Phil Lodico ⬥ 21 May
ICANN claims that the roll out of new TLDs is designed to encourage healthy competition in the domain name space, but the organization has repeatedly failed to provide evidence that substantiates these claims. Furthermore, ICANN has not put forth any evidence to suggest that the new TLDs will be even somewhat beneficial to the wide Internet community. I regularly work on these issues and have read countless documents and letters pertaining to the TLD launch. There are two documents from a few months back that are of particular interest. The first is a letter from the Department of Commerce to Peter Dengate-Thrush, the chairman of ICANN’s Board of Directors. The second is a letter from the Department of Justice to the National Telecommunications and Information Administration (NTIA). Both letters provide a laundry list of areas where ICANN needs improvement, better foresight, and an overall reality check.
The DOC’s letter states that while they acknowledge “the effort and hard work involved in producing the documents currently out for comment, it is unclear that the threshold question of whether the potential consumer benefits outweigh the potential costs has been adequately addressed and determined.” One of their recommendations is that ICANN must “ensure that the introduction of a potentially large number of gTLDs, including internationalized top level domains, will not jeopardize the stability and security of DNS.” Given the rampant cybersquatting that occurs among the current TLDs, and the amount on .com alone, I don’t know how ICANN will justify introducing even more TLDs without first addressing the existing problems.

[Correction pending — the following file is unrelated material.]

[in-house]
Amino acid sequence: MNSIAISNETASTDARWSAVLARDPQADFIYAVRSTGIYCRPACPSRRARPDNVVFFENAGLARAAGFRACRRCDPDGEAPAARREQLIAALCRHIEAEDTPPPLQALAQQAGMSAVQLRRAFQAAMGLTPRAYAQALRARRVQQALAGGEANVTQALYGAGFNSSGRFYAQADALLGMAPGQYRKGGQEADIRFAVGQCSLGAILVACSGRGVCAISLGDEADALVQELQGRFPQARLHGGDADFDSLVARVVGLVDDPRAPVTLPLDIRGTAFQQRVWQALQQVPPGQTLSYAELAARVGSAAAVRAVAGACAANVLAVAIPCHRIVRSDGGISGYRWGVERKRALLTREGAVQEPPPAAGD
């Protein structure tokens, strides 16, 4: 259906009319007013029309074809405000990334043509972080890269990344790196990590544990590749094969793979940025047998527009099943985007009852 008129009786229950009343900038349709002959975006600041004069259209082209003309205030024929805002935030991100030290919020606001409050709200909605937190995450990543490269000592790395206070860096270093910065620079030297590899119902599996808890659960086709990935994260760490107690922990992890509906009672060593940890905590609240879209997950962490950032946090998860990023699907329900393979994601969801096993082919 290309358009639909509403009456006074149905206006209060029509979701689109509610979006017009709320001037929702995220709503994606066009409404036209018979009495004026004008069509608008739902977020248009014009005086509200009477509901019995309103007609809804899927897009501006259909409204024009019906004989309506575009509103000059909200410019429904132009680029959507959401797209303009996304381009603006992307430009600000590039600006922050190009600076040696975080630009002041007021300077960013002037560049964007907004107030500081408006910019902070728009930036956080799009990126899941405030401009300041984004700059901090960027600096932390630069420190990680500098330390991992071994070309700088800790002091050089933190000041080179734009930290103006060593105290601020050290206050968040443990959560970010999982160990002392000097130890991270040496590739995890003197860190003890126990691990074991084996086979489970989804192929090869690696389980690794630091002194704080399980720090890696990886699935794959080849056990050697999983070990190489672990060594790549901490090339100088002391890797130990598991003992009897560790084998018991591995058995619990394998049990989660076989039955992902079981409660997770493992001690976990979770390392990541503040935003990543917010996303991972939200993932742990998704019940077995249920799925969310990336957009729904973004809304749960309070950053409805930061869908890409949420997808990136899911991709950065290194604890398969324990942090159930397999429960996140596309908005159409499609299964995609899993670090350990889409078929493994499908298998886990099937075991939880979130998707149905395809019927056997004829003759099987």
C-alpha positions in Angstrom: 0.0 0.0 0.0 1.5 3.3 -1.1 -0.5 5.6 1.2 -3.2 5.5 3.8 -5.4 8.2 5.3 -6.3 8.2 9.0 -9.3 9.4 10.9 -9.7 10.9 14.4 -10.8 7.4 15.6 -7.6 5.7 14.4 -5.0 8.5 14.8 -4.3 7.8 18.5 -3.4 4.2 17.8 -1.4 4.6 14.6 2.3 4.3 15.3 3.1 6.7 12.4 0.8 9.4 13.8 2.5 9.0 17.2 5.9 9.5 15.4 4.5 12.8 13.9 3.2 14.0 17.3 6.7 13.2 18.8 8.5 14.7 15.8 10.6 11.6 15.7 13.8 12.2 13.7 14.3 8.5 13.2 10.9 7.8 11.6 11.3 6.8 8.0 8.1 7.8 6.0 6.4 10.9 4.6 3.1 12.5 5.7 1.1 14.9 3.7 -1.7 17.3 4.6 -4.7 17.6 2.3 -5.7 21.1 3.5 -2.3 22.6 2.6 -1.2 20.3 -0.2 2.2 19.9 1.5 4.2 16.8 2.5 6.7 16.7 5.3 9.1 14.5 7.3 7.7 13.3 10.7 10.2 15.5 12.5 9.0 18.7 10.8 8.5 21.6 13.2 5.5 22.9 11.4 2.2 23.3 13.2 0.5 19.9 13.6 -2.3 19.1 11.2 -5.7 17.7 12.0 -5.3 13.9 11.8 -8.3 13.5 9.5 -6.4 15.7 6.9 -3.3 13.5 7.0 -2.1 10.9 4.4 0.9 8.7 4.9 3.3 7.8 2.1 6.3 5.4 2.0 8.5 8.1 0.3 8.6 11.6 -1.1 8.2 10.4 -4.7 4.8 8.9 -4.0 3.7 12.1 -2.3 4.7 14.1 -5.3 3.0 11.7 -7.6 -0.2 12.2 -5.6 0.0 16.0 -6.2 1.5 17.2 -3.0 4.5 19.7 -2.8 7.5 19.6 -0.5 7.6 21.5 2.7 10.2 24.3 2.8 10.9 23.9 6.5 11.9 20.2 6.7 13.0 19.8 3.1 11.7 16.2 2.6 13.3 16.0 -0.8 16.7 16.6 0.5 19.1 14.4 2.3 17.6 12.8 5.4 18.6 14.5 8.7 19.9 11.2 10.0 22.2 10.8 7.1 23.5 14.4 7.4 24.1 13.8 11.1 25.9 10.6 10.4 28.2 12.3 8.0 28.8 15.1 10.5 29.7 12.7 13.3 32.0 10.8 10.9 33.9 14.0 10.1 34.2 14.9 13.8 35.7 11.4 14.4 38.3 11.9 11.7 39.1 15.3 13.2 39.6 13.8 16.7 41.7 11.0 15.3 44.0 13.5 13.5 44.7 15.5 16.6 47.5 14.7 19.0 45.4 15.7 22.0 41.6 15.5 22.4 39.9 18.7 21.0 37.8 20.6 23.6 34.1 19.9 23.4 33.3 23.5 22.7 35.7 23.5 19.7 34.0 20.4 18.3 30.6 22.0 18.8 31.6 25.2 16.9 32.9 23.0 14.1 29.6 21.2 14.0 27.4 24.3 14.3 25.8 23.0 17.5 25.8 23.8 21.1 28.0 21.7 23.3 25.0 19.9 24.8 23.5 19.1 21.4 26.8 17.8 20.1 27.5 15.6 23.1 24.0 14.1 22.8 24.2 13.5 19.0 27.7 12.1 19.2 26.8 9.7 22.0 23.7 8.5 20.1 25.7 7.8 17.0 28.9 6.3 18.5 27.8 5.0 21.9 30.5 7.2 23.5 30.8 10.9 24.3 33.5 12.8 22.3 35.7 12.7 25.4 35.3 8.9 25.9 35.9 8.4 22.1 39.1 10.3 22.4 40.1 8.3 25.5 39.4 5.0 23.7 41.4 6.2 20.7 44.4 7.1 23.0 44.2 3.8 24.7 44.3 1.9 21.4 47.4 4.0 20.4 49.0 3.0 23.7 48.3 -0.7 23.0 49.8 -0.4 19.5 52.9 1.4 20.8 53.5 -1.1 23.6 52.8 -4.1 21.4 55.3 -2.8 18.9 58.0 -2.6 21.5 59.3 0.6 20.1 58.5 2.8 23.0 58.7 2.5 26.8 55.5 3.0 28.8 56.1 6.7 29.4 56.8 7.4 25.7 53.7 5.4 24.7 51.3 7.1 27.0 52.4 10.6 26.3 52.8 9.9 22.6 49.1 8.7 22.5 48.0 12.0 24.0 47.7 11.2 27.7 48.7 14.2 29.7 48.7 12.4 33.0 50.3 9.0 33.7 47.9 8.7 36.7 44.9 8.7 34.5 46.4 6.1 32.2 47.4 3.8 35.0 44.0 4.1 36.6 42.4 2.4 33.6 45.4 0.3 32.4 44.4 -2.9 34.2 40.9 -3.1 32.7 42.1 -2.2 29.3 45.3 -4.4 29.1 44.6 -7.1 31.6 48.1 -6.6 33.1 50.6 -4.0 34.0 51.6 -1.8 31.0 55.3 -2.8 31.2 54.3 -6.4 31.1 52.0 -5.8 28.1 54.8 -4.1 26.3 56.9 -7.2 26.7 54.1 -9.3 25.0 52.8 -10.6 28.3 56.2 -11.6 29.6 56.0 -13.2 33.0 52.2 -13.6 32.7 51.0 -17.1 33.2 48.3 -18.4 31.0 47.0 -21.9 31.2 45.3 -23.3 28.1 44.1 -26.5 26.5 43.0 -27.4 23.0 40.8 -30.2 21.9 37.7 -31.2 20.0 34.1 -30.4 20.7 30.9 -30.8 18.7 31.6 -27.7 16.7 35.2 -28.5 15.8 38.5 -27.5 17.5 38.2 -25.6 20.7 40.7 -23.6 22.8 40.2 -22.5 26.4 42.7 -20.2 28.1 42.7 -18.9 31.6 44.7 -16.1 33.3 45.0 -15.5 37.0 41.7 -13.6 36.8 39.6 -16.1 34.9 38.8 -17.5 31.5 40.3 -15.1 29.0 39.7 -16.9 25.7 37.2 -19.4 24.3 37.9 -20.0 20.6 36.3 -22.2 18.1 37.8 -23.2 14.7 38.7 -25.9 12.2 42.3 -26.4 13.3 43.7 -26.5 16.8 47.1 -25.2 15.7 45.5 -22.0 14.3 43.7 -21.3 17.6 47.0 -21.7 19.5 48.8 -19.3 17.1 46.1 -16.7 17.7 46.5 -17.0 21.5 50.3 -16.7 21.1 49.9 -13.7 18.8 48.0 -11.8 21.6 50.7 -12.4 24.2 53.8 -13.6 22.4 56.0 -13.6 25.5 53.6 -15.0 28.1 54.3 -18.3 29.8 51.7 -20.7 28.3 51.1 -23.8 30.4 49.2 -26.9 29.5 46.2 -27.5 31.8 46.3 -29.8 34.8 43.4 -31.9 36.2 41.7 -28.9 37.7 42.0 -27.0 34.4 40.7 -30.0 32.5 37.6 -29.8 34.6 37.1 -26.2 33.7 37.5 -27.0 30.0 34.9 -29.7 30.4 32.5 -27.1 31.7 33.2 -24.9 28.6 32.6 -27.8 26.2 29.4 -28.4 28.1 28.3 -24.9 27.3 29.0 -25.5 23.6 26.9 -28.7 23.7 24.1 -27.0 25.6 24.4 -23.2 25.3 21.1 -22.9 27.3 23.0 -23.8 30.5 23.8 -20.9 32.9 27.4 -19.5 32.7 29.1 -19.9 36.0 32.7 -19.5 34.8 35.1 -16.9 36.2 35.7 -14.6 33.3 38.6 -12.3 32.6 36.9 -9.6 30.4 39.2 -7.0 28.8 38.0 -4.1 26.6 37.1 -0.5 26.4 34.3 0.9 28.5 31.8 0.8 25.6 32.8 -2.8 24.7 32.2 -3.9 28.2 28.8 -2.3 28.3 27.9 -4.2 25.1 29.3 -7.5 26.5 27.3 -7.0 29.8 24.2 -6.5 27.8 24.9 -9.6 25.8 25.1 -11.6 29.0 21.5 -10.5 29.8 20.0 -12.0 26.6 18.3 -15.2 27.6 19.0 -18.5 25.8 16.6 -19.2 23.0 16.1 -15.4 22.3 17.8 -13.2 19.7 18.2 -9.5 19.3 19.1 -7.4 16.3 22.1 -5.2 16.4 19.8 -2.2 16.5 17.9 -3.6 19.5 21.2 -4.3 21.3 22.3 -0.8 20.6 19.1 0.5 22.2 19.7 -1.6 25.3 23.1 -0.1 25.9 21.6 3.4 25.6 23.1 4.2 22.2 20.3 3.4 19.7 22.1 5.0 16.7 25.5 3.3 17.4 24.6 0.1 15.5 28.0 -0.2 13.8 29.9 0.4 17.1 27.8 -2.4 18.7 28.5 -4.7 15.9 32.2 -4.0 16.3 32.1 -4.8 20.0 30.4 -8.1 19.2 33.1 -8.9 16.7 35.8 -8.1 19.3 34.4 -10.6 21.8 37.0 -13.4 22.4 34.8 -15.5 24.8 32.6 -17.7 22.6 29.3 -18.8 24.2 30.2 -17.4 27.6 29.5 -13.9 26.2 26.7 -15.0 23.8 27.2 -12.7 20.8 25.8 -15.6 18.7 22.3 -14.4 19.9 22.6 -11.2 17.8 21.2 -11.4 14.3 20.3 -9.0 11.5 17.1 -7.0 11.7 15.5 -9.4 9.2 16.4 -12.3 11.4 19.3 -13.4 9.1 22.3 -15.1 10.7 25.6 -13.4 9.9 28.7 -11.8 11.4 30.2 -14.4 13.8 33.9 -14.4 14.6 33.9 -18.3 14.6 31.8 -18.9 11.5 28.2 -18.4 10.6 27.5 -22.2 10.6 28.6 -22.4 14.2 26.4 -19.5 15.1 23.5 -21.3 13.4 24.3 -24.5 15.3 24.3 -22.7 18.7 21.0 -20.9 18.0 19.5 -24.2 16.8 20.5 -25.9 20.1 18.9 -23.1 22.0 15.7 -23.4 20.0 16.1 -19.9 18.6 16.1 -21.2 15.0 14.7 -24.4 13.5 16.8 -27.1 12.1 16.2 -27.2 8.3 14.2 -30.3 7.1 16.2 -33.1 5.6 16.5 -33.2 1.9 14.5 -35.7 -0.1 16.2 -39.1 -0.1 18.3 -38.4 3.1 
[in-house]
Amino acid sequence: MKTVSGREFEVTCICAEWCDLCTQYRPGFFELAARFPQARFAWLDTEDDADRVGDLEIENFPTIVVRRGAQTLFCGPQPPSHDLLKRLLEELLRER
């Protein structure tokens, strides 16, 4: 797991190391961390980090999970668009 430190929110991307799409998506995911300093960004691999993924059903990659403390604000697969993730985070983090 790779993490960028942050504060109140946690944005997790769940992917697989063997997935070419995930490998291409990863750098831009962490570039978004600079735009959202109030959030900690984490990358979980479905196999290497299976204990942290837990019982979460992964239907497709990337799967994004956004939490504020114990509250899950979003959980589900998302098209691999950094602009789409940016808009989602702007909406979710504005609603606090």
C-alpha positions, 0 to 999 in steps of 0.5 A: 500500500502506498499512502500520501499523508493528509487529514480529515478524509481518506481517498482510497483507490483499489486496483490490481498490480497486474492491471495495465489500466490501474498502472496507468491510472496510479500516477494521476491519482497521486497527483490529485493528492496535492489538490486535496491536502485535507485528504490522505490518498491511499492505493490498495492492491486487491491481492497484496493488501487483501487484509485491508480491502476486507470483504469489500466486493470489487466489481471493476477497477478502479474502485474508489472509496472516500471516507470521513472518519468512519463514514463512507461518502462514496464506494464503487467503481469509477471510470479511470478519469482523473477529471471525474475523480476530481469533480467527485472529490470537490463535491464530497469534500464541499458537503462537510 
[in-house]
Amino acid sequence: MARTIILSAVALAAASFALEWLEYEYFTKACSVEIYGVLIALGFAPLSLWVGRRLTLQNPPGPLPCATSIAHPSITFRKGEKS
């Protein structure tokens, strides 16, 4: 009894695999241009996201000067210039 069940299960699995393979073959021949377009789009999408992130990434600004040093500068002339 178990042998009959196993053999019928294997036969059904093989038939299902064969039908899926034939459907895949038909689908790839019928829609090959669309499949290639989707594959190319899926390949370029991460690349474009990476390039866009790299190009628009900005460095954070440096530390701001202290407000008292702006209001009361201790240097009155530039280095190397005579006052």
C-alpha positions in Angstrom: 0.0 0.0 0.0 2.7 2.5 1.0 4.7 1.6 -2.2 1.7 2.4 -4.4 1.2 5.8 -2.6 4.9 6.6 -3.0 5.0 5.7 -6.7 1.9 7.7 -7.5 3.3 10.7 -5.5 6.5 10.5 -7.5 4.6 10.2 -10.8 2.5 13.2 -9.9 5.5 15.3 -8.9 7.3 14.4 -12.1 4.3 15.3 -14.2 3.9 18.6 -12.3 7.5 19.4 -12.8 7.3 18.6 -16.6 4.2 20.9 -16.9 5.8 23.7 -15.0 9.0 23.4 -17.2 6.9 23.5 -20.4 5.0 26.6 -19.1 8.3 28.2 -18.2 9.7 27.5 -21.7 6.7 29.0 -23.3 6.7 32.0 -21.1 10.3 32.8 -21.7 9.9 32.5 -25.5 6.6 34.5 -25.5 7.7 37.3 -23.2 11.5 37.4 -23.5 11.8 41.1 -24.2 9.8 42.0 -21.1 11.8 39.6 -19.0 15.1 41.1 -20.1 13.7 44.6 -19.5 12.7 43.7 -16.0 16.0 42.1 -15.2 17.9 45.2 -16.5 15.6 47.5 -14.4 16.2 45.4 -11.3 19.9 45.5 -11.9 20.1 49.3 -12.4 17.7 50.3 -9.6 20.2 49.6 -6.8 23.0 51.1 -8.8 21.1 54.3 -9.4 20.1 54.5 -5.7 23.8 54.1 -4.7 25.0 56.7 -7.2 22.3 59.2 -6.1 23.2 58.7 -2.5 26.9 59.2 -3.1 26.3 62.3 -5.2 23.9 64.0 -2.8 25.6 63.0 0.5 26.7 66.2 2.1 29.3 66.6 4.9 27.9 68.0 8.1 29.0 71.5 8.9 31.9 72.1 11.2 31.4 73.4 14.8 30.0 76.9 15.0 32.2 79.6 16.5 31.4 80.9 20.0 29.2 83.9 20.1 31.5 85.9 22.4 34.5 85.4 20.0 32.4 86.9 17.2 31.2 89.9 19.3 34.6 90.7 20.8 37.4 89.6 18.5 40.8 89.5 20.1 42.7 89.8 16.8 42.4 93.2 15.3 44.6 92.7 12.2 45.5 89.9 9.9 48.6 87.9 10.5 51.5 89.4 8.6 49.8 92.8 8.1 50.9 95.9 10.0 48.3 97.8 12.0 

Then there’s the issue of competition. The letter from the DOJ points out that the overwhelming popularity of .com is far too valuable to ever actually be constrained by new TLDs. Even in the current system, most domain owners register other TLDs in order to augment their Internet presence, not as a substitute for a .com name. Both letters implore ICANN to reevaluate the demand for new gTLDs and to better account for the interests of consumers. The brand owners and individuals who register domain names are, in this case, the consumer. Yet ICANN seems to be moving full steam ahead toward this initiative. If ICANN is not listening to consumers or to the government that acts as its advisor, who is ICANN actually listening to? With the DOC joint project agreement scheduled to terminate this September, what is the likelihood that ICANN will be listening to anyone in the future?
Tags: Board of Directors, brand owners, cybersquatting, Department of Commerce, Department of Justice, DNS, DOC, domain names, gTLDs, ICANN, internet community, National Telecommunications and Information Administration, NTIA, Peter Dengate-Thrush, TLDs